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US to axe major military command

August 10, 2010 17:31 IST
Facing severe resource crunch, US Defence Department has announced axing one of the ten major military commands as part of far-reaching proposals to cut back on spiralling military spending and the over-reliance on contractors.

Defence Secretary Robert Gates said the US Joint Forces Command would close, the use of outside contractors would be cut and the number of generals and admirals reduced. The command, which is based in Norfolk, Virginia, has an annual budget of US $ 240 million and 2,800 military and civilian employees. It is one of the Defence Department's 10 "combatant commands." Unlike most of the others, it does not have a particular global region of responsibility, such as Central Command that is responsible for the Middle East.

"I am announcing an initial set of decisions designed to reduce duplication, overhead and excess in the defence enterprise and over time instill a culture of savings and restraint in this department," Gates told reporters at a Pentagon briefing. The cuts could mean a loss of up to 3,000 jobs, CNN reported. The current Defence Department budget totals more than US $ 530 billion a year, and defence officials believe they need increases of 2 to 3
per cent a year to sustain the force structure and meet modernisation needs. "We must be mindful of the difficult economic and fiscal situation facing our nation," Gates said.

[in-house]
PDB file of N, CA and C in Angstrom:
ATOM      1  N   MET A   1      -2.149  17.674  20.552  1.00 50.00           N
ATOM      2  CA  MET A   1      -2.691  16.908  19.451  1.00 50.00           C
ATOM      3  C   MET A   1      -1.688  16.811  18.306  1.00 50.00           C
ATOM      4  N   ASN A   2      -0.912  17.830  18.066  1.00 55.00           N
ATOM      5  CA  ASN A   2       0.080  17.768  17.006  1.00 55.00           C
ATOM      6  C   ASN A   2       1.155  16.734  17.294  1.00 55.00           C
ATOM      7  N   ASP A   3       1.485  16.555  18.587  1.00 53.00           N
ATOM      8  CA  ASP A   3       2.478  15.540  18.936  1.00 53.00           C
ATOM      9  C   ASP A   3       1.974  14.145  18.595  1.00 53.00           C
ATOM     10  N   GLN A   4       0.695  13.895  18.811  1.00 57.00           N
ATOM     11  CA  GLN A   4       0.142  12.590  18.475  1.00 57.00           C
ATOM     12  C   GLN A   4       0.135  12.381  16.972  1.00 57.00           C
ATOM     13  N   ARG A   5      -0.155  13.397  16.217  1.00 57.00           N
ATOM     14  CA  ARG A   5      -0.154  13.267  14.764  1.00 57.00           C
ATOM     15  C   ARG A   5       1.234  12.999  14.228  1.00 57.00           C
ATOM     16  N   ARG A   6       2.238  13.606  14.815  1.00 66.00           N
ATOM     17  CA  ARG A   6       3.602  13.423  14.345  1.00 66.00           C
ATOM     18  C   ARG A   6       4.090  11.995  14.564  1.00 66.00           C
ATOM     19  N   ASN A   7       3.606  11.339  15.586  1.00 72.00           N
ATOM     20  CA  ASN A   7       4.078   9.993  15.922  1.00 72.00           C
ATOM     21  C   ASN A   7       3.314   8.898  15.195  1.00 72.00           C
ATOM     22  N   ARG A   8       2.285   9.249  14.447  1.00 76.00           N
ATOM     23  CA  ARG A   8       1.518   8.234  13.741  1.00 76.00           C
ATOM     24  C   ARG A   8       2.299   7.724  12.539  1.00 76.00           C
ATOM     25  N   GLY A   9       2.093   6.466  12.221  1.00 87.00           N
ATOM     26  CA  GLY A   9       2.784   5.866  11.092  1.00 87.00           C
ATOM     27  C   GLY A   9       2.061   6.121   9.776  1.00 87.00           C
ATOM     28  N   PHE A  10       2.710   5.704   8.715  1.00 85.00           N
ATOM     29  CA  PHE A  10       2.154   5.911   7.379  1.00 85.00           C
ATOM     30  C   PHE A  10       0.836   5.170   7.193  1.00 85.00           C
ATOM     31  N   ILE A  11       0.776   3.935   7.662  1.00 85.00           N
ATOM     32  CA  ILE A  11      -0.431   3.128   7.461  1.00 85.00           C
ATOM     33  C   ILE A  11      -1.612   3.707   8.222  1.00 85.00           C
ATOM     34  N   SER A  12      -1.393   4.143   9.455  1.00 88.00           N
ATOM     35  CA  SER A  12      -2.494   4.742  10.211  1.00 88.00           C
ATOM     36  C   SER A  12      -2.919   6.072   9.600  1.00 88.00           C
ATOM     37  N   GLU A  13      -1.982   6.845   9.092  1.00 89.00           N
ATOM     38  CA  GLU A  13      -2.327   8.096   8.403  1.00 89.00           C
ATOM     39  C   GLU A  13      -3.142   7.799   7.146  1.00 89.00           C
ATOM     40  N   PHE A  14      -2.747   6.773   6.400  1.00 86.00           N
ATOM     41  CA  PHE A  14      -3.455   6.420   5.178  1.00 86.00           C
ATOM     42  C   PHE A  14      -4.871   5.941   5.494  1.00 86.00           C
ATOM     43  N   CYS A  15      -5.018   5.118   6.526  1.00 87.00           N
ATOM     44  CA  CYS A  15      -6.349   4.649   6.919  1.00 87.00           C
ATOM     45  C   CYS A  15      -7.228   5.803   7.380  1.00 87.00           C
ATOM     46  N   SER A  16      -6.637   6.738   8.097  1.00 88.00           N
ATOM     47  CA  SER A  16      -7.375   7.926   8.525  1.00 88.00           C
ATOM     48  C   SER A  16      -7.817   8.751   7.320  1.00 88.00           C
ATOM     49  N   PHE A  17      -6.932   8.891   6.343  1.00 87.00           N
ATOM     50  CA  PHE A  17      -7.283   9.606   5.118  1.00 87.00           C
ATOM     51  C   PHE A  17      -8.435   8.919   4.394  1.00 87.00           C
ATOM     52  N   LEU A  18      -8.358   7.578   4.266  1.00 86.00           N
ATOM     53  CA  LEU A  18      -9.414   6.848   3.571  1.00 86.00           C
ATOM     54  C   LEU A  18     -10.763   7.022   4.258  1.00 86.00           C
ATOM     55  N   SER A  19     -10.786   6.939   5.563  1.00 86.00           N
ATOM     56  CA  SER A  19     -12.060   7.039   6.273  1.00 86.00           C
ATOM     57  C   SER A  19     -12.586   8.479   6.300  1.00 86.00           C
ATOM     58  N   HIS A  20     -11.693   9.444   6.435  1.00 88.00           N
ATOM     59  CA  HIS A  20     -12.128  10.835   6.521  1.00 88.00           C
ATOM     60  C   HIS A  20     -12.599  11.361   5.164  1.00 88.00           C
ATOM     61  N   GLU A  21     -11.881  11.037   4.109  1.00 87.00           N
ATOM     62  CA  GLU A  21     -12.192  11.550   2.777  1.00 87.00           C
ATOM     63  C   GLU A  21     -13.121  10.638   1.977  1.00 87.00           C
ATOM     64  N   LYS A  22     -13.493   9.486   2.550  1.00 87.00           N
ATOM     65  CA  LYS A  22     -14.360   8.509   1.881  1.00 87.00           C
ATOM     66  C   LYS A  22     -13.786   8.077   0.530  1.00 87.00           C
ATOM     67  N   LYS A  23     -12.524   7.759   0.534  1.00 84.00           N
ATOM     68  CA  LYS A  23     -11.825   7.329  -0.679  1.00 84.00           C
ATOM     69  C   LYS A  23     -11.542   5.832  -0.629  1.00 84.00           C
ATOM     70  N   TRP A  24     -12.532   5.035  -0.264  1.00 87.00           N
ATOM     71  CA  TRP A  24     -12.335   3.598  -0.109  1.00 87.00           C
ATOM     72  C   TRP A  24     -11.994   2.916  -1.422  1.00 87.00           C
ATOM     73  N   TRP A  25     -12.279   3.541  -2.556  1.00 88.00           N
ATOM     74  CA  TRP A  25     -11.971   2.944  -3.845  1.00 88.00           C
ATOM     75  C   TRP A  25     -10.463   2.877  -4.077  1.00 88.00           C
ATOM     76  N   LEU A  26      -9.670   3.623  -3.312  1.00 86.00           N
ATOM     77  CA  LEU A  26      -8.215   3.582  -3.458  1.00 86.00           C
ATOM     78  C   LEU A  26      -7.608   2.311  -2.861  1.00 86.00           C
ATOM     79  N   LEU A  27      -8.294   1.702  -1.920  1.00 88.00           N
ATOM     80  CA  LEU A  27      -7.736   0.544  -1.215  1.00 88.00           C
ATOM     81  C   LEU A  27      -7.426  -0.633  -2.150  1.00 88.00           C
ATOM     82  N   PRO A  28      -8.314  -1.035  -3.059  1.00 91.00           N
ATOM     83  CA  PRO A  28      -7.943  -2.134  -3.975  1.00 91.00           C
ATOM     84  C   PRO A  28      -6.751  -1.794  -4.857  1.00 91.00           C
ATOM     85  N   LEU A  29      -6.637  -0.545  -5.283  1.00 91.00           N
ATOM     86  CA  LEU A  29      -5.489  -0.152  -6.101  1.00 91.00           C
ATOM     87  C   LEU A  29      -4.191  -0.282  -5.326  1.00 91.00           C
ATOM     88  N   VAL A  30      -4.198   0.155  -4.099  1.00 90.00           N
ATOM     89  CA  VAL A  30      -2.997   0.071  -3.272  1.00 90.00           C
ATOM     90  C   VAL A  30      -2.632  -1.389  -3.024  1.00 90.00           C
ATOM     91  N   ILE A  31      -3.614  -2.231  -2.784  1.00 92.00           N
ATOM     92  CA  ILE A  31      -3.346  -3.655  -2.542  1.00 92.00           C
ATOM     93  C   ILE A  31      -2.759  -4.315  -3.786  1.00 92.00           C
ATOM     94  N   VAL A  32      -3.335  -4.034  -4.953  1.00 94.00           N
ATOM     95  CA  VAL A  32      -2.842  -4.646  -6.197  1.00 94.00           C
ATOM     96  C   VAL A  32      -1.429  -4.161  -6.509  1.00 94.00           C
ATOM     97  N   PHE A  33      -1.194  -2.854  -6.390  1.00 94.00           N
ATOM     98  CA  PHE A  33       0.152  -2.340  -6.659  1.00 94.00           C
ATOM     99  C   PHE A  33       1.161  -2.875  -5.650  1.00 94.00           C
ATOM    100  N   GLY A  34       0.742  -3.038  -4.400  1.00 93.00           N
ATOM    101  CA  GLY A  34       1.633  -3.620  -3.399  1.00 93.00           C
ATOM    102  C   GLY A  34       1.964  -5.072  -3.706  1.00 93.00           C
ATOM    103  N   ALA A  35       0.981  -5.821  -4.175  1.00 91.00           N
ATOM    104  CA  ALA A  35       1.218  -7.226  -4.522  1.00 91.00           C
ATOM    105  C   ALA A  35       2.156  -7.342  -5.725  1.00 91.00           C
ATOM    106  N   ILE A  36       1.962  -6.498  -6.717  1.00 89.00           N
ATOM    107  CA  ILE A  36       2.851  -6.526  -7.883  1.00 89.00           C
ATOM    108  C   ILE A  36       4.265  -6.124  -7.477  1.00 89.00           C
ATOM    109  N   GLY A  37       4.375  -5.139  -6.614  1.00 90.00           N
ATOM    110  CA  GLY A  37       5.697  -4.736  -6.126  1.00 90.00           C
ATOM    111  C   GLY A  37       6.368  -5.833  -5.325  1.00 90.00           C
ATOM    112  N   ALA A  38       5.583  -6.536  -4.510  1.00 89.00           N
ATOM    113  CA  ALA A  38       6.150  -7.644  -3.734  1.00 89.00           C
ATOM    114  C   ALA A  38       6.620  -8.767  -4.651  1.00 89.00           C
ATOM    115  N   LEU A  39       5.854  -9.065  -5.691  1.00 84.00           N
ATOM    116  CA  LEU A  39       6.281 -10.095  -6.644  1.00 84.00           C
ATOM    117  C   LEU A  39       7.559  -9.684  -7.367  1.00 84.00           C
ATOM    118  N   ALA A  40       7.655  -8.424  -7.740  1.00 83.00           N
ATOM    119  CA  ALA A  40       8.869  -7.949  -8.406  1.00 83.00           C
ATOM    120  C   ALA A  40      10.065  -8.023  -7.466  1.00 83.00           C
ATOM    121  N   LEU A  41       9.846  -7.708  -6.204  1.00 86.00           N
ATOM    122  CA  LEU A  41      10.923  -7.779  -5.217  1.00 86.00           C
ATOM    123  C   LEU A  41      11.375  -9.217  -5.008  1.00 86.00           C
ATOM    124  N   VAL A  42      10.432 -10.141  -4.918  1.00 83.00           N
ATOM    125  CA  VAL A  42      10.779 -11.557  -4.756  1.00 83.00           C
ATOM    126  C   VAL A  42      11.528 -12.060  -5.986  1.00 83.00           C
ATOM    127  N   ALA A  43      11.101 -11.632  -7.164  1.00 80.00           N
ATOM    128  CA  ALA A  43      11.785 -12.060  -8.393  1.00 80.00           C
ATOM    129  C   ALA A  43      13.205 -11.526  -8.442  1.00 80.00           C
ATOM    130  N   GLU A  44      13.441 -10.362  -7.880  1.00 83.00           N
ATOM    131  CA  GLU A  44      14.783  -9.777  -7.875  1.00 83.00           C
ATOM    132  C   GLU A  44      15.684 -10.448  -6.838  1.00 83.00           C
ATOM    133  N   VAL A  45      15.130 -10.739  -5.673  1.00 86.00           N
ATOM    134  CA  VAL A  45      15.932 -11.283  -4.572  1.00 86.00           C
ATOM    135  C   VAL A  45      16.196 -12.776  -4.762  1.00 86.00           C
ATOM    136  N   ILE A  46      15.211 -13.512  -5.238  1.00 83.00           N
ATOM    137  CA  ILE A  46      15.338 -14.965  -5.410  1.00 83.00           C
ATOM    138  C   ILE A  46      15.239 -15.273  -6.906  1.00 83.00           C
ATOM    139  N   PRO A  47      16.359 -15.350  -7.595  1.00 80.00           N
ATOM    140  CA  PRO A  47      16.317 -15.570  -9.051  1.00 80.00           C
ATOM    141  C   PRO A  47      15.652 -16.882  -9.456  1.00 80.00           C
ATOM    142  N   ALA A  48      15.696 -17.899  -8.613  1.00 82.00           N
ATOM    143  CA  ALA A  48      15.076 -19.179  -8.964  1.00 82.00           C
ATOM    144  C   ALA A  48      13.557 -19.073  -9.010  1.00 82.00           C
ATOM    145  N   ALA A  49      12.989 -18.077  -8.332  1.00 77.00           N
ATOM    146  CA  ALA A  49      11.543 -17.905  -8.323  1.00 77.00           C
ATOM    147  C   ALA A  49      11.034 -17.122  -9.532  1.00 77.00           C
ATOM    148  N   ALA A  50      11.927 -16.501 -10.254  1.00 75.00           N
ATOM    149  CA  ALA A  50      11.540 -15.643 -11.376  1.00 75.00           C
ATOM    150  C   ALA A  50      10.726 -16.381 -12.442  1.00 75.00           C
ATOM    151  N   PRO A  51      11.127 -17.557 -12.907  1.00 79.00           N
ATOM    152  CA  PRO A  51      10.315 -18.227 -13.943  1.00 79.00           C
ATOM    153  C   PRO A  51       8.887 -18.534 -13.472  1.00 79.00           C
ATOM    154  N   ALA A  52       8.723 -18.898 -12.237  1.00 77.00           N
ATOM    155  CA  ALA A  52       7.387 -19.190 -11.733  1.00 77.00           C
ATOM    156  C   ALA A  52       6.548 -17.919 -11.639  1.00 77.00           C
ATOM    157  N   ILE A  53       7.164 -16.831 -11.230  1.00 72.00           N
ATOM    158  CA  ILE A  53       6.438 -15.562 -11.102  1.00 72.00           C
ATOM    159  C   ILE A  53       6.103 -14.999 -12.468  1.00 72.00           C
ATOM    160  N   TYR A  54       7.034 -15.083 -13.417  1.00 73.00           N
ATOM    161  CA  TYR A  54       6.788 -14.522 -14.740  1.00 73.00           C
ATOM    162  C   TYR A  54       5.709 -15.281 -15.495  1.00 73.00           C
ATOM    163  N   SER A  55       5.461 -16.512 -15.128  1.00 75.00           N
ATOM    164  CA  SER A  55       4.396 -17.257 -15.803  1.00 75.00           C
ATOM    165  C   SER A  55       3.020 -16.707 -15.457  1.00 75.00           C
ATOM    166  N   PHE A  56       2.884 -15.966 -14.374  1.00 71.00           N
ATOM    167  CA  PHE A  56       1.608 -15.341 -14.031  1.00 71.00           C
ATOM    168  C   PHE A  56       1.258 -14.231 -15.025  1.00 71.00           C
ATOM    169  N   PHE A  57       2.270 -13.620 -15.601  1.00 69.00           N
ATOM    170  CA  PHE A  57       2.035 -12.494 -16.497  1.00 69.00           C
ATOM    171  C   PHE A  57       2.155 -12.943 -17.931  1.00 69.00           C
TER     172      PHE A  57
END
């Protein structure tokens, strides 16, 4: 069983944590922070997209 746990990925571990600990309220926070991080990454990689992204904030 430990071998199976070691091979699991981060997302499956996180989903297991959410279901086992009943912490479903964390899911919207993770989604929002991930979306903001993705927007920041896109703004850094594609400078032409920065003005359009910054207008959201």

"As a matter of principle and political reality, the Department of Defence cannot expect America's elected representatives to approve budget increases each year unless we are doing a good job, indeed, everything possible to make every dollar count," he said. The defence chief said the military had grown unwieldy and costly following the 9/11 attacks. Describing the US military "top-heavy", Gates, who was appointed by George W Bush in 2006 and retained by his successor Barack Obama, said he would recommend eliminating at least 50 positions for generals and admirals. "I'm not satisfied with the progress made to reduce our over-reliance on contractors," he said. Based on the data available after one year, I'm not satisfied with the progress made to reduce our over-reliance on contractors. Accordingly, to accelerate this process and achieve additional savings, I have directed that we reduce funding for service support contractors by 10 per cent a year for each of the next three years, he said.
Lalit K Jha in Washington
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